La Belle Aurore Bookshop embodies what every steadfast booklover yearns for: The musty scent of book pages that seem to us like choicest perfume, the cozy feel of nooks that big and commercialized bookstores cannot replicate, lamps of old-world impressions that transport customers to a gentler atmosphere, and an owner who is just as passionate about books and who caters the longings of the diminishing race of booklovers in this digital age. Book-zealots will be familiar with the famous and historical bookshop in Paris called Shakespeare & Company of which journalist Jeremy Mercer, in the memoir of his sojourn there, wrote, “Hard time goes slowly and painfully and leaves a man bitter… Time at Shakespeare & Company was as soft as anything I’d ever felt.” Everyone who attended the opening or anyone who has been able to visit any of the two La Belle Aurore branches will agree that time is definitely soft there.
Let social networking sites become bygones one by one; just do not let me see the day when books, newspapers, and the printed word become obsolete. La Belle Aurore succeeds in doing what I also continue to advocate in my own little way, and that is to remind people, especially the younger generation, that there exists a beautiful and incomparable world in reading.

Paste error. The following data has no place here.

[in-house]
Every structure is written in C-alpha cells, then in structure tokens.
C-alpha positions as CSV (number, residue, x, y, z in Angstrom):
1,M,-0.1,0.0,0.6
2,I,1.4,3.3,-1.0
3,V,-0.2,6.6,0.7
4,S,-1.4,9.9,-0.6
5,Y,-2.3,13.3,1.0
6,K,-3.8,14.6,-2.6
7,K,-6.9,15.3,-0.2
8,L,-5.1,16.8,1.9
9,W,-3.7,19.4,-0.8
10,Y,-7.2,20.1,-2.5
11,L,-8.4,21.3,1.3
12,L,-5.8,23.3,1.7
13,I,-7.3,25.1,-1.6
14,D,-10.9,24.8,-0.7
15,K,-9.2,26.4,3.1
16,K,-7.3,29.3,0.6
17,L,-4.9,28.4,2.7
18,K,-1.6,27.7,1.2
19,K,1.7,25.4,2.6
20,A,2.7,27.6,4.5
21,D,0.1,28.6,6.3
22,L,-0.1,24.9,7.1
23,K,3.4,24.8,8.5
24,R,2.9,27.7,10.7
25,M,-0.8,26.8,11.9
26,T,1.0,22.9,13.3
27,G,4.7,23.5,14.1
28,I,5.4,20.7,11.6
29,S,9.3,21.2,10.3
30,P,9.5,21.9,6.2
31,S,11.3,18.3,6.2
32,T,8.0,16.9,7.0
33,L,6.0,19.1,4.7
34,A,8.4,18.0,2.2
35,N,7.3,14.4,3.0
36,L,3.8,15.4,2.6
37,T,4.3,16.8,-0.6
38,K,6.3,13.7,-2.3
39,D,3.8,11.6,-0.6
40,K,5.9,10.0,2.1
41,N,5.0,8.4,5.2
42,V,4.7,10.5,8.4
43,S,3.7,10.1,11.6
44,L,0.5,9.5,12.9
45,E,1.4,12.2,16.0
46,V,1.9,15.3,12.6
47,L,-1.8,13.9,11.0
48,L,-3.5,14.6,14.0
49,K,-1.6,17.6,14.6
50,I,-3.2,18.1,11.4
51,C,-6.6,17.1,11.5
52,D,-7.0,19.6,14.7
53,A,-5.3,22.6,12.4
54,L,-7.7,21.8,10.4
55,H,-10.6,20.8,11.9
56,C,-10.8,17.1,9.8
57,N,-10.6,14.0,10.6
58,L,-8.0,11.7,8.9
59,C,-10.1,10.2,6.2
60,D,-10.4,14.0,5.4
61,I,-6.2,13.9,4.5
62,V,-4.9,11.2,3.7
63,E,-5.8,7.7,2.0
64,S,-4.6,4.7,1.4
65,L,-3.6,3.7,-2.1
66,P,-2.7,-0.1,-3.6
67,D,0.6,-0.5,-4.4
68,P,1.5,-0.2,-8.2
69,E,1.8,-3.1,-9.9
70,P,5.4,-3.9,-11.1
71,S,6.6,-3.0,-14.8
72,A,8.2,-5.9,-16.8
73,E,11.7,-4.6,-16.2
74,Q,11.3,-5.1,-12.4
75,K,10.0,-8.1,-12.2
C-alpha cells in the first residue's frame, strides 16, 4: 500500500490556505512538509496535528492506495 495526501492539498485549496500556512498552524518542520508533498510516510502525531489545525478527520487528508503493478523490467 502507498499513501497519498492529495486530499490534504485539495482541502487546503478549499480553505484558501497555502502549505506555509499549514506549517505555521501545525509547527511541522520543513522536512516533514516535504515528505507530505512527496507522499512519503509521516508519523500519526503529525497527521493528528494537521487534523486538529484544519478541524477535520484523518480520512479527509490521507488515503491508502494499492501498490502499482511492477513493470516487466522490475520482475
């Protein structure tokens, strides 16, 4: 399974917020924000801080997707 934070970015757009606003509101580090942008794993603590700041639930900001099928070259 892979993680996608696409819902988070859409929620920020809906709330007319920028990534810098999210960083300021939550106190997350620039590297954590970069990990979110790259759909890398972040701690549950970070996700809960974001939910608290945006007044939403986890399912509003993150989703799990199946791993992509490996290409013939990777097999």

“…and the great advantage of being a literary woman, was that you could go everywhere and do everything.” – Henry James, The Portrait of a Lady
November 17, 2012
Most people would normally find it odd or eerie to get up early and attend a wake on one’s own birthday, but that is what I did. Yesterday, my family and I set off for Manukan to attend the wake of an old friend who recently passed away. It was the least I could do in paying my last respects to 85-year-old Mr. Gil Raval, a well-known choirmaster and English teacher in our province who used to lend us books and musical advice, and who used to say that I look like a poem. (I was never able to ask him which poem he was referring to, but let us hope he had a pleasant or kick-ass one in mind.) The reminder of death on my birthday allowed me to ponder on life.